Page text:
Government Construction Spending Up
Construction spending by federal, state and local governments has reached record levels, lifting the economy and employing some blue-collar workers despite a collapse in home building.
The building of new homes and apartments fell in July to its lowest level since 1991, the Commerce Department reported Tuesday. A boom in government projects has picked up some of the slack.
Governments are on track to spend a record $300 billion this year on schools, roads, bridges and other projects, the Census Bureau reports. That’s a 7% increase on top of a 12.4% jump last year, the biggest increase since 1993, when the agency began tracking construction spending.
In a dramatic reversal, government projects now generate more spending than construction of homes and apartments. By contrast, in 2005, residential construction generated a record $481 billion — more than twice what governments spent.
The government construction boom is winning plaudits from economists and fiscal conservatives.
“Tax rebates peter out. Building a new bridge helps the economy long after the work is done,” says University of Oregon economist Mark Thoma.
The Massachusetts Taxpayer Foundation, a fiscal watchdog group, applauded its state Legislature’s decision last week to authorize borrowing $16 billion for projects such as courthouses and roads. “This is fiscally responsible spending that helps the economy,” President Michael Widmer says.
The Illinois Legislature is considering selling future lottery revenues to help fund $25 billion in construction for mass transit, roads and colleges. Democrats and Republicans are working together.
Illinois Gov. Rod Blagojevich, a Democrat, touts the creation of jobs. Former U.S. House speaker Dennis Hastert, a Republican, emphasizes fiscal prudence because the federal government will match most state spending.
Some key public projects:
• College buildings. Most public universities have major construction underway. Coppin State University, a 4,000-student institution in Baltimore, opens a $70 million academic building this month and a $130 million sports center next year.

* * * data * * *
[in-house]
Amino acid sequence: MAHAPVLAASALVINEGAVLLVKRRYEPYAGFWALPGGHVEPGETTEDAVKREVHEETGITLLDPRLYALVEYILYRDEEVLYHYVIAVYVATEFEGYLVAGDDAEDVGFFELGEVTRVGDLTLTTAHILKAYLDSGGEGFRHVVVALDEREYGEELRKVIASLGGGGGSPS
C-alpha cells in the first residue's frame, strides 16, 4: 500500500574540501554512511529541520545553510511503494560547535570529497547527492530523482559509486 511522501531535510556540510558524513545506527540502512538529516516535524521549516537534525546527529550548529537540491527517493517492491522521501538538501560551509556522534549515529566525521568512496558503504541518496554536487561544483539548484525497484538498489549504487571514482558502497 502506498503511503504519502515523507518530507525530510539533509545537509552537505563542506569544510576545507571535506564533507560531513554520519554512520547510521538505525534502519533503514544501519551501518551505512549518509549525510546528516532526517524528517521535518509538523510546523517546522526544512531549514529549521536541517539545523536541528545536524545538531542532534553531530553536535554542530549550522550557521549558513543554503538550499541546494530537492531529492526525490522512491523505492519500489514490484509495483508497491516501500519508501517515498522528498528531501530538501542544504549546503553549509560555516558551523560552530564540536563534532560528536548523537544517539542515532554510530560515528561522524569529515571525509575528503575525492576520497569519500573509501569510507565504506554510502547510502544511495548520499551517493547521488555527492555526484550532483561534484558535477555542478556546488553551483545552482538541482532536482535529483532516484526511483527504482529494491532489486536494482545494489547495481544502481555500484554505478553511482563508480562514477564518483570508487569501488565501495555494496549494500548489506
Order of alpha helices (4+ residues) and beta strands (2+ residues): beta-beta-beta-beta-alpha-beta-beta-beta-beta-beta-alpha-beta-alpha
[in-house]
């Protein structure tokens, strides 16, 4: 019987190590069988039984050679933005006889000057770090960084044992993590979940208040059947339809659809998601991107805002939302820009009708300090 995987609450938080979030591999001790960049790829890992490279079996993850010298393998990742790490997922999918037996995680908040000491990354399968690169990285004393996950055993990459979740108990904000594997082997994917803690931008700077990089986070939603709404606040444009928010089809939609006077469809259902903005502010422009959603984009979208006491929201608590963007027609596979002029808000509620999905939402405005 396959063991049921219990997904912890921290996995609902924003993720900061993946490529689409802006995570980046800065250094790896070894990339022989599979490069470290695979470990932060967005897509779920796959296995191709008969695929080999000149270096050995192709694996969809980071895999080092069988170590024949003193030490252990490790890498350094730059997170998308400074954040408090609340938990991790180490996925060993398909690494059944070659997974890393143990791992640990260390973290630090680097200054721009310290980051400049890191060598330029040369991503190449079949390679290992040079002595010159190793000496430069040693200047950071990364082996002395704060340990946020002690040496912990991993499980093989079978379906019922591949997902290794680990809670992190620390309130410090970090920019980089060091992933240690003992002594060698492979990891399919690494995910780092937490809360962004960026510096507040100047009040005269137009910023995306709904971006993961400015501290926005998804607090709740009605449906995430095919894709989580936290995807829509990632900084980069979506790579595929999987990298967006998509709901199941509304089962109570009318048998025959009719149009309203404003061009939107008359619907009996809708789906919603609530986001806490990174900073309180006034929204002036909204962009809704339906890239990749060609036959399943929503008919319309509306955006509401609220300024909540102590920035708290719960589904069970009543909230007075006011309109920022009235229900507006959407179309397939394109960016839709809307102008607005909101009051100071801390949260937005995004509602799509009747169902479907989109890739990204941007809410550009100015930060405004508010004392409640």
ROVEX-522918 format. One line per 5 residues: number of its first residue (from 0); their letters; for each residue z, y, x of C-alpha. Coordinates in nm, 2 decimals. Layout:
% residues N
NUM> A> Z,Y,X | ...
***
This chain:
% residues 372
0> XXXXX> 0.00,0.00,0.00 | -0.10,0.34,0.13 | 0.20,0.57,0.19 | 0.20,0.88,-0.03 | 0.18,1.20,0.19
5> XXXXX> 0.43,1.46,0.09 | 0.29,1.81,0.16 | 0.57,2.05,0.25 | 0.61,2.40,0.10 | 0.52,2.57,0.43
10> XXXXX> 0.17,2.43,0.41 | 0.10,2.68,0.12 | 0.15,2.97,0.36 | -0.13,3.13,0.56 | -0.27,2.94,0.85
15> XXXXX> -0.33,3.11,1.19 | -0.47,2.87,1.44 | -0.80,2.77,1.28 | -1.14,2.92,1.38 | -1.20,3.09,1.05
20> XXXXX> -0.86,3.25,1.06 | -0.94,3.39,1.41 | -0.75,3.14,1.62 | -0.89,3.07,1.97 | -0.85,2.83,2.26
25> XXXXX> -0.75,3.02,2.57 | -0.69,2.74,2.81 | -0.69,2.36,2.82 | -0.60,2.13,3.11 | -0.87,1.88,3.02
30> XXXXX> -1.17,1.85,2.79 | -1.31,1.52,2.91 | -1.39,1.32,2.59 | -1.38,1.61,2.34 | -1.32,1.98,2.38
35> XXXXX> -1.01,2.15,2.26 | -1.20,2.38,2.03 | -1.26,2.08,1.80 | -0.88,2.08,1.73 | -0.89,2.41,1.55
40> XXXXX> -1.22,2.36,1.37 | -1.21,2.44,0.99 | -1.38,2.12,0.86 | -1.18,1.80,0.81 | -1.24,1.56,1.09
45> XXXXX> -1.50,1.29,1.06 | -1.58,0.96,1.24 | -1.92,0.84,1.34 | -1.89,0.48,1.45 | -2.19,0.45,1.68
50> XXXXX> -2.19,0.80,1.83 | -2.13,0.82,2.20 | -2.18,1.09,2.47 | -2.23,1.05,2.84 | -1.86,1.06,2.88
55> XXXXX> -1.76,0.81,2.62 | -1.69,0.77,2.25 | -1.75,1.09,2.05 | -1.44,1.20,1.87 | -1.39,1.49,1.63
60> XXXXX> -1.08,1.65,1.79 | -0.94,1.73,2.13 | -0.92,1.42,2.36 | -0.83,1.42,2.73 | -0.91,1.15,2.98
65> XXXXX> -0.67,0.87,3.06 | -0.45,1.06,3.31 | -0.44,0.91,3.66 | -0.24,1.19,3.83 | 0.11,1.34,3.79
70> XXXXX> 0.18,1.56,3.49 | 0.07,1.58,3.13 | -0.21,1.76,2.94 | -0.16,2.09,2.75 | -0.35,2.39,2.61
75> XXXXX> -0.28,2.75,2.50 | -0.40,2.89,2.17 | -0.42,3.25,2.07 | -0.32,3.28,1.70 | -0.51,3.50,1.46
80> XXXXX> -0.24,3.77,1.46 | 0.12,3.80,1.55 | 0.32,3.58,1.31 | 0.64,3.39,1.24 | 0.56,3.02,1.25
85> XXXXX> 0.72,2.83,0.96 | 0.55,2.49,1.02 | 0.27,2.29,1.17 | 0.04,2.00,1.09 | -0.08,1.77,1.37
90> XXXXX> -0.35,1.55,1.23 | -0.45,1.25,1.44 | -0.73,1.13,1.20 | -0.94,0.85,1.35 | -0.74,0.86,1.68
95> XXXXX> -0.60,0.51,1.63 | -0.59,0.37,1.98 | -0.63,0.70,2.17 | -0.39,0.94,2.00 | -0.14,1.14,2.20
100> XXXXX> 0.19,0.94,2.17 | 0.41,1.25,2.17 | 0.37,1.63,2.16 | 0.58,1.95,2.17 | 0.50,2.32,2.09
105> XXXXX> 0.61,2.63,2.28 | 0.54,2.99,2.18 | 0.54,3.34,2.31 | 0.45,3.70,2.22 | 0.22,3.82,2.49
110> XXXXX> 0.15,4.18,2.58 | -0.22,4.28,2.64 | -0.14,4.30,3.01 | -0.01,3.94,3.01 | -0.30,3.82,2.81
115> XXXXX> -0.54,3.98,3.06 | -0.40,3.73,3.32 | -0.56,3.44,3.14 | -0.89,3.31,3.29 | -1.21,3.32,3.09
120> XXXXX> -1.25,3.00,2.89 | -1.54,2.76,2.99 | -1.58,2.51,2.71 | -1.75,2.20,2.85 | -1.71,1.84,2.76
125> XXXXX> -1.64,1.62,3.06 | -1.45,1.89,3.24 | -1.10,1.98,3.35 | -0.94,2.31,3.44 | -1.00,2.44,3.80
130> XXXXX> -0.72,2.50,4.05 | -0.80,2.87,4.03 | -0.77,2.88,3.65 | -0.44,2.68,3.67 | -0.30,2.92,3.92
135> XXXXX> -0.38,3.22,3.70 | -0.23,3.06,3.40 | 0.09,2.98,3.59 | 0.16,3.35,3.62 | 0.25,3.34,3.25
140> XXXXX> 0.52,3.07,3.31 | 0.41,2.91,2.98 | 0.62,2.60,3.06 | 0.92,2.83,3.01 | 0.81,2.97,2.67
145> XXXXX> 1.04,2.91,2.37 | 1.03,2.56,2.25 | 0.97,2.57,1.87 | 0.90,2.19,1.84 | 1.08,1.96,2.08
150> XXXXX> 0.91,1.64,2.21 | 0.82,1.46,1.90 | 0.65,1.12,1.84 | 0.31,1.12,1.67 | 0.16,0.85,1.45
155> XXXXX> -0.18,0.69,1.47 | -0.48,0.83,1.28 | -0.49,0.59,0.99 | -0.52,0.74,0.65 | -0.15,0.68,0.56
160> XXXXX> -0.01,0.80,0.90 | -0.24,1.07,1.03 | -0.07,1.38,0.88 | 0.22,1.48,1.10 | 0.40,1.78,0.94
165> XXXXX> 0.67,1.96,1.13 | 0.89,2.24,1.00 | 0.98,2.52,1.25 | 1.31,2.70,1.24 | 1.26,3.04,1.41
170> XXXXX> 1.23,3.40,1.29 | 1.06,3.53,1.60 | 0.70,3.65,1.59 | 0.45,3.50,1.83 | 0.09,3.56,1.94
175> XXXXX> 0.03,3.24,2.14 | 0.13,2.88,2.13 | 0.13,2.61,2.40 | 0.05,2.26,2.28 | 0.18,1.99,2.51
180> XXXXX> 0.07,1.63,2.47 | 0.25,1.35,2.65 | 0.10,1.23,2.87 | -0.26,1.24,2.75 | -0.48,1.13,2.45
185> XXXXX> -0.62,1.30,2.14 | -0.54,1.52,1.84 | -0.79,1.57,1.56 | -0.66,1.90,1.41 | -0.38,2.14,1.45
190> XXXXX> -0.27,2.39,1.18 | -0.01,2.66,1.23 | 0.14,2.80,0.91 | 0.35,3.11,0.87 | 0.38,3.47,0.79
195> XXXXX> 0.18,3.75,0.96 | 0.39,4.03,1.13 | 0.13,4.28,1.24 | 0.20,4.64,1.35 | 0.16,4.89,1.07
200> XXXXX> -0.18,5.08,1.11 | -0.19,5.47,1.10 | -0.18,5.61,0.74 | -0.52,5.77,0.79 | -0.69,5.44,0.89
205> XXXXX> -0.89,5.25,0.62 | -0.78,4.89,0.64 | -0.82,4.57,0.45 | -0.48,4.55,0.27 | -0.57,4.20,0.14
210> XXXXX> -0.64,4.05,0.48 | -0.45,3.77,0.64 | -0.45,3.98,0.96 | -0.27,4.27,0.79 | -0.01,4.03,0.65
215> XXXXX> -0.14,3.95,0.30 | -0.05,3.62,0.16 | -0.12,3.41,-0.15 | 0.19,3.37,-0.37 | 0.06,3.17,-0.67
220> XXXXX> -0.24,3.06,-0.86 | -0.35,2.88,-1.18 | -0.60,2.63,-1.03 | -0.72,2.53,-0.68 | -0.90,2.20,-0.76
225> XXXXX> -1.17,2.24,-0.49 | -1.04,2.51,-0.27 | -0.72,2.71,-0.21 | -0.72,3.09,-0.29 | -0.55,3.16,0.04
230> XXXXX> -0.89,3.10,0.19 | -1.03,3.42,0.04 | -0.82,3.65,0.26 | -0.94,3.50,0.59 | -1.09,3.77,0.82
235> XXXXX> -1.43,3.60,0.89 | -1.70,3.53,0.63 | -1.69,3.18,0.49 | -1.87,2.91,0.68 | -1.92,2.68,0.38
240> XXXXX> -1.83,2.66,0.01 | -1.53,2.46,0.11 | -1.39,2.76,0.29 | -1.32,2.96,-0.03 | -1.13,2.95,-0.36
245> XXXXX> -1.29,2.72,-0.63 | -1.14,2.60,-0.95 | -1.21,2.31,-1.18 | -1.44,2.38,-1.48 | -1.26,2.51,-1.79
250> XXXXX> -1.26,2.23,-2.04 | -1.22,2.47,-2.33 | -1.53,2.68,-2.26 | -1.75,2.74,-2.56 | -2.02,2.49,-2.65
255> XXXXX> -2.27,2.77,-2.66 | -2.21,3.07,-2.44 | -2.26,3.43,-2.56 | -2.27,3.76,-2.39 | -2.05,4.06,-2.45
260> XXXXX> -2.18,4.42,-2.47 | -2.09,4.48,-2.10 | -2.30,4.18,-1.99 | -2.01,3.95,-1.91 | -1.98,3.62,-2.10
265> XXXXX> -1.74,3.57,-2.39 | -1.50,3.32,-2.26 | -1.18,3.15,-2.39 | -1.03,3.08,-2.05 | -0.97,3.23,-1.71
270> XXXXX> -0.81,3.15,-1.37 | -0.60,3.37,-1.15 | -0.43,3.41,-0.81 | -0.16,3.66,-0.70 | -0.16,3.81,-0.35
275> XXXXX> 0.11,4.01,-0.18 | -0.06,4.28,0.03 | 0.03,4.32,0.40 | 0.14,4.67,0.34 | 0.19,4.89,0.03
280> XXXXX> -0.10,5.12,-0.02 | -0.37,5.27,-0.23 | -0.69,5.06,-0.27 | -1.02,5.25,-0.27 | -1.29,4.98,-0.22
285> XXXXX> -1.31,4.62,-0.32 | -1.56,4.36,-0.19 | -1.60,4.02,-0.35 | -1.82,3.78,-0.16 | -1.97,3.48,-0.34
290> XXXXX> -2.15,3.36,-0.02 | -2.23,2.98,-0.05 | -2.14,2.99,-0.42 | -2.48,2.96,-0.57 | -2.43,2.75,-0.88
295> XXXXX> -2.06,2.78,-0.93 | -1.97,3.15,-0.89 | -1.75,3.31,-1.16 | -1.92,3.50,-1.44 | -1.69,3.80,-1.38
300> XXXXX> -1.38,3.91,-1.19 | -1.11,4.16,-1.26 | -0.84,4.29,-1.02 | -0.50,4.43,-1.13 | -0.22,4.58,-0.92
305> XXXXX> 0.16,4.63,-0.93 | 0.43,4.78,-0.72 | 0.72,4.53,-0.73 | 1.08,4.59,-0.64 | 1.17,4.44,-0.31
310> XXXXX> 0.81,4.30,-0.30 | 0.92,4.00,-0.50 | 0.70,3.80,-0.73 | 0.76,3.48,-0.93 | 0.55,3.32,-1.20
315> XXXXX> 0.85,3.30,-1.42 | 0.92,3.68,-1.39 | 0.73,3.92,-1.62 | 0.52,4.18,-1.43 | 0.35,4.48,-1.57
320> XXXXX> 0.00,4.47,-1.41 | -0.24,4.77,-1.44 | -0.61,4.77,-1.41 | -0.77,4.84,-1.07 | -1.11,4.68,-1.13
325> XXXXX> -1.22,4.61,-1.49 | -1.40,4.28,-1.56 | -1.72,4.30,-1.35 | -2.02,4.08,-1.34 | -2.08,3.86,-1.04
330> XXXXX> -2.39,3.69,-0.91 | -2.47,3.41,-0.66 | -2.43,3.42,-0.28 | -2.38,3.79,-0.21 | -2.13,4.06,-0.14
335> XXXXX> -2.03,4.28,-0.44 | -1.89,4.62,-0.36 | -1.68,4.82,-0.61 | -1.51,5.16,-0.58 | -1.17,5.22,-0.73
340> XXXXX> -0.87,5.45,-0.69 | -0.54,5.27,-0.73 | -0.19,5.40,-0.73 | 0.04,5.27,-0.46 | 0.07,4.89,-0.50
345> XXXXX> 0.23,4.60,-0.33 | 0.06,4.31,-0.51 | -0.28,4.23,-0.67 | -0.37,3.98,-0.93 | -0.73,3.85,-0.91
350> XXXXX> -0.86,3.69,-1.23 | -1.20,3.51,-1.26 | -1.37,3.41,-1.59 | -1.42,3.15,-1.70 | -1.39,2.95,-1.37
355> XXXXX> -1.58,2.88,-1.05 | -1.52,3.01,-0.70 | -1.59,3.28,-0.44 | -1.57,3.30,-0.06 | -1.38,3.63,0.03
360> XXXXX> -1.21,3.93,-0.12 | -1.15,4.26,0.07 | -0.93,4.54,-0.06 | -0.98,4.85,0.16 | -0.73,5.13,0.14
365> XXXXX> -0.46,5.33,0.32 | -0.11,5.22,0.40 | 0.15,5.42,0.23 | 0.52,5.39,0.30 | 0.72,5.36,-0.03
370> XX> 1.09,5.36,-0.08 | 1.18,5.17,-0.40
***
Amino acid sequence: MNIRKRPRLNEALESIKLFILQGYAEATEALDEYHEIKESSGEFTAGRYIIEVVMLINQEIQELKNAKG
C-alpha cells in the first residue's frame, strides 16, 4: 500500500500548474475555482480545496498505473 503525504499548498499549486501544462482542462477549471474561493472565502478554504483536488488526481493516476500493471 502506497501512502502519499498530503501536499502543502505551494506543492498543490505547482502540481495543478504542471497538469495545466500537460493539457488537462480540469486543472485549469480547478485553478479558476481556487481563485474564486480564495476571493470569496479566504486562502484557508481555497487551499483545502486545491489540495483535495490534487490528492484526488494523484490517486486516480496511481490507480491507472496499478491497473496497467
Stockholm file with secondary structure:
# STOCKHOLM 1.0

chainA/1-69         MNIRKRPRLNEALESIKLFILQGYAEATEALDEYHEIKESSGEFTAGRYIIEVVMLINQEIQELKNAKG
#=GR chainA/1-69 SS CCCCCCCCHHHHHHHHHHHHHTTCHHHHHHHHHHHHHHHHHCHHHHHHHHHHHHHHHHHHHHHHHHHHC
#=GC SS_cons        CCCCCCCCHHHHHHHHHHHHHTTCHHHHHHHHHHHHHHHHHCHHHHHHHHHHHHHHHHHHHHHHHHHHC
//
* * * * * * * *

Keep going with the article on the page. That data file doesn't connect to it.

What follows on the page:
•Airports. San Antonio’s airport is building a $200 million terminal and parking garage. The project — funded by airport revenues — employs 500.
• Bridges. The collapse of the interstate bridge in Minneapolis last year boosted bridge work nationwide. Missouri plans to replace 800 bridges.
Most projects underway were authorized before the economy weakened.
A slowdown may be on the way: Government borrowing fell 9% to $116 billion in the first six months of the year compared with 2007, reports The Bond Buyer newspaper. Governments finance construction by debt, taxes and federal funds.
In Las Vegas, the school district pulled a $7 billion bond request from the November ballot. “We need to recalibrate our construction plans,” says Walt Rulffes, superintendent of Clark County (Nev.) schools. The district added 15,000 students two years ago. This year, it may add none.
Thoma says states should invest in infrastructure. “You don’t want to spend money on fireworks or a monument to the mayor,” he says. “But construction projects create a lot of employment. That’s what lags in modern recessions.”